Oxygen detection lights up
Highly selective chemiluminescent probes for singlet oxygen separate the trapping and detection processes by forming stable dioxetane derivatives.
Singlet oxygen (1O2) is the lowest excited state of the dioxygen molecule, with a lifetime of about 4?sec in water. It is classified as a highly reactive oxygen species (ROS), acting as a cytotoxin in living systems and reacting with organic pollutants in aqueous environments.
Several types of molecular probes exist for trapping 1O2, but the absorbance-based type suffer from relatively poor sensitivity while chemiluminescent probes emit light spontaneously on reaction with 1O2, or are not selective as they also react with other ROS. These limitations have been overcome by researchers at the University of Minnesota, US, who have developed a trap-and-trigger method that permits 1O2 molecules to be trapped for later analysis.
A spiroadamantyl-substituted vinyl ether (2-[1-[(3-tert-butyl-dimethylsilyloxy)phenyl]-1-methoxymethylene]adamantane) (TPMA) and its tetraglycol analogue were employed as probes. On reaction with 1O2, a thermally stable dioxetane derivative was formed in both cases, that from TPMA being stable in solution for up to one day at room temperature and for several months at 0°C. On reaction with tetrabutylammonium fluoride, desilylation of the dioxetane occurred in a chemiluminescent reaction.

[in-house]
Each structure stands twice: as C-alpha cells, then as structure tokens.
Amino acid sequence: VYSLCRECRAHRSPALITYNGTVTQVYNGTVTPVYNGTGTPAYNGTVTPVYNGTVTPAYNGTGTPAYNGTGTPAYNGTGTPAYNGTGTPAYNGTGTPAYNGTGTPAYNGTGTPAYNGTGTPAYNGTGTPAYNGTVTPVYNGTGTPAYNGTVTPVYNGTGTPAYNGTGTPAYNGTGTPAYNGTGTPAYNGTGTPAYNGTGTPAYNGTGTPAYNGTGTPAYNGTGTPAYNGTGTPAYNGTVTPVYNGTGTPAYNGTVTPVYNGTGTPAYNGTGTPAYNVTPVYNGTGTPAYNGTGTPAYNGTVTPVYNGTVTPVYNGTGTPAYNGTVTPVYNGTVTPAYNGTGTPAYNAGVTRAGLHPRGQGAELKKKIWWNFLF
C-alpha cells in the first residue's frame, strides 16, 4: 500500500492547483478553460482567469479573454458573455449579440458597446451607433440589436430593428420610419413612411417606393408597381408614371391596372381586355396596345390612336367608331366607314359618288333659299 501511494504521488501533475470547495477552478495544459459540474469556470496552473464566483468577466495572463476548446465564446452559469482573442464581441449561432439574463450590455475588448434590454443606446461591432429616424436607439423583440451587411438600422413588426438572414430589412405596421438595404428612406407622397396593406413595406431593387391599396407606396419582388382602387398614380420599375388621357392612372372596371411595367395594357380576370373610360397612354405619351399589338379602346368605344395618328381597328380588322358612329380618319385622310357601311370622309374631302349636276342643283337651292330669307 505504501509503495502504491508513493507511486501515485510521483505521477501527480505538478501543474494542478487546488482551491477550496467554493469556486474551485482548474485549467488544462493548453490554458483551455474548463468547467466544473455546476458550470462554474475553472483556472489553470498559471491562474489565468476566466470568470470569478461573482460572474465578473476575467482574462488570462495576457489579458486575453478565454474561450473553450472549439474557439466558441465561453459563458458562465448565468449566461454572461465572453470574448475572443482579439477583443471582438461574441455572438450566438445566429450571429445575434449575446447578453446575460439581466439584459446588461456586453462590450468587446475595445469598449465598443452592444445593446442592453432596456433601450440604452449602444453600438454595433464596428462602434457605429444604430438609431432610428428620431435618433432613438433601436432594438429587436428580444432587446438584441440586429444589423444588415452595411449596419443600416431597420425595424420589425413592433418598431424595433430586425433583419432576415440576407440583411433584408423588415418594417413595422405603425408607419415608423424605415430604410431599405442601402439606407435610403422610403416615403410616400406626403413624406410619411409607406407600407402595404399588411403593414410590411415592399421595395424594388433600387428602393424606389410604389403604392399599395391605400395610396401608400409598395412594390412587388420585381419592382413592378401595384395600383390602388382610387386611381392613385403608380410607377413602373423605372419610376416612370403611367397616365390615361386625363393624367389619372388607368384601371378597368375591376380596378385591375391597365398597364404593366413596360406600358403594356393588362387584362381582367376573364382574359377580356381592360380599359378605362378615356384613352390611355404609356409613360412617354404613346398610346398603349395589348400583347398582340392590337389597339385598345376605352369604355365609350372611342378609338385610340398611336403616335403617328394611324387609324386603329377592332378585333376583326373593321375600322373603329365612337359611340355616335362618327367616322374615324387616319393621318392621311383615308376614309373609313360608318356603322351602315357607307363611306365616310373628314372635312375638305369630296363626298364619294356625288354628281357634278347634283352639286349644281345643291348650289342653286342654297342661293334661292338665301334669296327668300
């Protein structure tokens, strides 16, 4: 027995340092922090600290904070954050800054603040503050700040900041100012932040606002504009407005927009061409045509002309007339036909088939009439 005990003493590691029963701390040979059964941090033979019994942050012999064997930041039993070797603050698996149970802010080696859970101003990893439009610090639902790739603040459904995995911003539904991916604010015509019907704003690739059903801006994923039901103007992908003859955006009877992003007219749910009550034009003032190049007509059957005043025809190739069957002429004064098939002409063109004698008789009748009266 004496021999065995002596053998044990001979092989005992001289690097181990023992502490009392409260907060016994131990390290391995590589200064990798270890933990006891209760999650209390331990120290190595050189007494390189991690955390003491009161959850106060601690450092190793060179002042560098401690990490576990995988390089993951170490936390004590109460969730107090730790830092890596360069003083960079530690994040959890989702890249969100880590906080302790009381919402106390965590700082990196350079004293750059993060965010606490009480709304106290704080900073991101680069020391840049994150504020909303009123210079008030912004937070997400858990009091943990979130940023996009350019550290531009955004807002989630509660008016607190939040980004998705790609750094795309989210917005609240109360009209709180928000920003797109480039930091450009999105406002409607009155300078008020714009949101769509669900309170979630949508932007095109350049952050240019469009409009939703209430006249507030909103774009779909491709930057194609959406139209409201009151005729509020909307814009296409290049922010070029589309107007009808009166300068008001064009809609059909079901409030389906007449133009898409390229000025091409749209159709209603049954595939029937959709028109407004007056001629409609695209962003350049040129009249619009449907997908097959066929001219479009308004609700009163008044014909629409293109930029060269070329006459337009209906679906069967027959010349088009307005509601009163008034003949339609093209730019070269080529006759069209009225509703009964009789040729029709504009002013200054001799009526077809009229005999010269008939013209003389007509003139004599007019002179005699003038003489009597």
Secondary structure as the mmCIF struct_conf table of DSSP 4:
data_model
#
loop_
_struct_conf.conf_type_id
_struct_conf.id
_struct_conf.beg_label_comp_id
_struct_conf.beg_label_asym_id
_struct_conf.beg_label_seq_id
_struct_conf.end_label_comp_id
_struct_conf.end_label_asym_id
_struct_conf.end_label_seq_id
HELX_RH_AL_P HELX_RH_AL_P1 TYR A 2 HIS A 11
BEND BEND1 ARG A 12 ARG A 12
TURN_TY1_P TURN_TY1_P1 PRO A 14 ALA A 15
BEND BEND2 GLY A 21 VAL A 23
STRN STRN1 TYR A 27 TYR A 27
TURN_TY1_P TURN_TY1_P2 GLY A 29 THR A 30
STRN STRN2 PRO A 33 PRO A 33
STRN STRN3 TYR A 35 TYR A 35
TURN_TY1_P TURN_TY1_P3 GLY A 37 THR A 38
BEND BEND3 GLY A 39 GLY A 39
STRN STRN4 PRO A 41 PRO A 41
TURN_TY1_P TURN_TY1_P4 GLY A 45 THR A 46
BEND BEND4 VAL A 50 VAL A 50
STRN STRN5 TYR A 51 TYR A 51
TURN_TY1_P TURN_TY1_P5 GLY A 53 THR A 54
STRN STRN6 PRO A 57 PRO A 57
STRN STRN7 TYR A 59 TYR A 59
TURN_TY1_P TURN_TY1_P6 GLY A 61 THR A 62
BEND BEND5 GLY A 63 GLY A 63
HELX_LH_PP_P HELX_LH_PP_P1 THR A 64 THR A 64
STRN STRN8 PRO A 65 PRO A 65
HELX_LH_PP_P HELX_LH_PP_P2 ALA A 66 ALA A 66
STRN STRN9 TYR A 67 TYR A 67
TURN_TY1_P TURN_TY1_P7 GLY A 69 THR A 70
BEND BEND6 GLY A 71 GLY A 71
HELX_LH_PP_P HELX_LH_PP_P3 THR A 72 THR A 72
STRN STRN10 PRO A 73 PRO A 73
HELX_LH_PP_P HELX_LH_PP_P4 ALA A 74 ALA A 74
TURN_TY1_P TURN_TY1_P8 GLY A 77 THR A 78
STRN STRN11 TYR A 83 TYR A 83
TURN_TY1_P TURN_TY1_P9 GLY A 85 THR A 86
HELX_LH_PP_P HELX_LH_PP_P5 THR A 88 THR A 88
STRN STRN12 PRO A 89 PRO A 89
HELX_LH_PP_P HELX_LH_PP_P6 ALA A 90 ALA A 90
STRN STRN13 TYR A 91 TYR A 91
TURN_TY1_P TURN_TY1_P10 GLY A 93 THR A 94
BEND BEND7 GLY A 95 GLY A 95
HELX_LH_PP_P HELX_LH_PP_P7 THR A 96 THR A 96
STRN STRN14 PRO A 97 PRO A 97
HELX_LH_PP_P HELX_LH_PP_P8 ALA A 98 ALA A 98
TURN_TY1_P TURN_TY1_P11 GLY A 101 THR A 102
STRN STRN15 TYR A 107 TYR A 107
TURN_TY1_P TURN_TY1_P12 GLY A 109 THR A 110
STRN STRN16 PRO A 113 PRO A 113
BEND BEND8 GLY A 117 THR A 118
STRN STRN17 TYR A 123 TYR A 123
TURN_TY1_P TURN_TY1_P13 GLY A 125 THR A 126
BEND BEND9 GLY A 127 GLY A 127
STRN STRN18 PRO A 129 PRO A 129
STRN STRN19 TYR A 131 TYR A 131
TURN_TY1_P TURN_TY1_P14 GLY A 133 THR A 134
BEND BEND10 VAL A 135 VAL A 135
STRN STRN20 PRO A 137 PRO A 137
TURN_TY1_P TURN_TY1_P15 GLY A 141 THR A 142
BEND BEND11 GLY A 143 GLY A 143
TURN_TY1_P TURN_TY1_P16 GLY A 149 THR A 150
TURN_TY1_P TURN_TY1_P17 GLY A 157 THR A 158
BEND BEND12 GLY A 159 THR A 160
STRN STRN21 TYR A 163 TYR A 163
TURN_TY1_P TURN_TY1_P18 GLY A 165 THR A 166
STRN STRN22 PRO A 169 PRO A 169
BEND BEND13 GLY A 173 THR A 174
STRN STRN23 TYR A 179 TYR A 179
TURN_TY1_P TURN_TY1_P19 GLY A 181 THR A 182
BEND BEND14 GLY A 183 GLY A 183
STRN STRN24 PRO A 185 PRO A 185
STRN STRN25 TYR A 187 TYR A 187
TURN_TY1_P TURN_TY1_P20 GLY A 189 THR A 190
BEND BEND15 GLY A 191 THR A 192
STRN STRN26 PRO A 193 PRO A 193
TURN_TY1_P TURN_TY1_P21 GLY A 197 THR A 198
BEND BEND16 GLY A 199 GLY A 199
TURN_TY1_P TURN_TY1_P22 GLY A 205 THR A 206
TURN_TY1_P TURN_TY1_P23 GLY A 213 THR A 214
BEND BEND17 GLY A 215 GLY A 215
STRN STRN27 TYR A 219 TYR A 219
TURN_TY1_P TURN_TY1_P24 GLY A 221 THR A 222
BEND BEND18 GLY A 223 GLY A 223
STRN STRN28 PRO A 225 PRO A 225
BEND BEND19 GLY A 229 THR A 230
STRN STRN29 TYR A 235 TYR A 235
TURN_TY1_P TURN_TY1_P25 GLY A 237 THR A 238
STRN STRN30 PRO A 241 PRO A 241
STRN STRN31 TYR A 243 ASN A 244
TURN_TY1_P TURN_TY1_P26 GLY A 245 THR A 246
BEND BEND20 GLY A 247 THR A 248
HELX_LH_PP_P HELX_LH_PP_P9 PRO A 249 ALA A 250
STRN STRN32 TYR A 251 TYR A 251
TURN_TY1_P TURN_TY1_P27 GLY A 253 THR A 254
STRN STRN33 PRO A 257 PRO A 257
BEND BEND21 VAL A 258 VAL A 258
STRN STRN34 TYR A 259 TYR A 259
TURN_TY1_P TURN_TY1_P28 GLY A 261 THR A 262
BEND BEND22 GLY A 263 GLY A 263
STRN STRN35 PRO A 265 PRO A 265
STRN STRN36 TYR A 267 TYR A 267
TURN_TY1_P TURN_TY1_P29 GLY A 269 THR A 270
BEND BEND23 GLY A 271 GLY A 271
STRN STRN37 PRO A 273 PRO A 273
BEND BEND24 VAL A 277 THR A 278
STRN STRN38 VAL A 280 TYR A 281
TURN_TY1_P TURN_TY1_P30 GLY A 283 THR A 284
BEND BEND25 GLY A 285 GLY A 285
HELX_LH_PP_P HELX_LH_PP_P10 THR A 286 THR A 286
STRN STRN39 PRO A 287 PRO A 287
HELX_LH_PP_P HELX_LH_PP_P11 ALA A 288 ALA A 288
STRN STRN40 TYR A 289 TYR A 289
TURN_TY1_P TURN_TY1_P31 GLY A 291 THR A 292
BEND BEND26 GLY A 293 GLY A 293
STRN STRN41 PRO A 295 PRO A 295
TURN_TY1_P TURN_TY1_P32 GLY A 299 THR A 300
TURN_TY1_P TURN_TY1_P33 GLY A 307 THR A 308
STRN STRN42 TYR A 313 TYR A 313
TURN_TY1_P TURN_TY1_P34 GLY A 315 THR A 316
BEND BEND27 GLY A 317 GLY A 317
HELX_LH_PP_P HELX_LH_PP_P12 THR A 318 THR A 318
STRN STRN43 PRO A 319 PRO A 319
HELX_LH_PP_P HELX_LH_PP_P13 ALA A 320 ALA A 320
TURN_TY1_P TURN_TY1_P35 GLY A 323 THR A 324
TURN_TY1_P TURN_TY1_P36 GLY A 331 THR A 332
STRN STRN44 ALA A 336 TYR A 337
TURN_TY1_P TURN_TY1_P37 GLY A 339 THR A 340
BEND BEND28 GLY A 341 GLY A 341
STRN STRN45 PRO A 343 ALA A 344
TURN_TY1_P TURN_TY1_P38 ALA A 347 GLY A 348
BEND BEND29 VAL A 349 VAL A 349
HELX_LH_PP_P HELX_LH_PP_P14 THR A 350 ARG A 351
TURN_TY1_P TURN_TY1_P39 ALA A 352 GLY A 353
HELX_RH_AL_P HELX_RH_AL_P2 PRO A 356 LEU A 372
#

The reactivity of TPMA was low compared with typical absorbance-based probes like furfuryl alcohol but could be improved by replacing the methyl group of the vinyl ether with a stronger electron-donating group. However, the poor reactivity was countered by strong luminescence activity and the high selectivity for 1O2, even in the presence of the superoxide anion and hydrogen peroxide.
The system was demonstrated by confirming the formation of 1O2 from the reaction of dibenzoyl peroxide with the superoxide anion and illustrating that the reaction followed second-order kinetics.
Steady-state concentrations of 1O2 down to 5 × 10-13M, particularly suitable for environmental systems, can be measured accurately with an exposure time of 10 minutes. 'The work has been extended to surface water samples from Lake Superior,' says group leader Kris McNeill, where the probes appear to associate with the natural organic matter to give enhanced signals, a phenomenon under further investigation.
L A MacManus-Spencer et al, Anal. Chem., 2005 (DOI: 10.1021/ac048293s)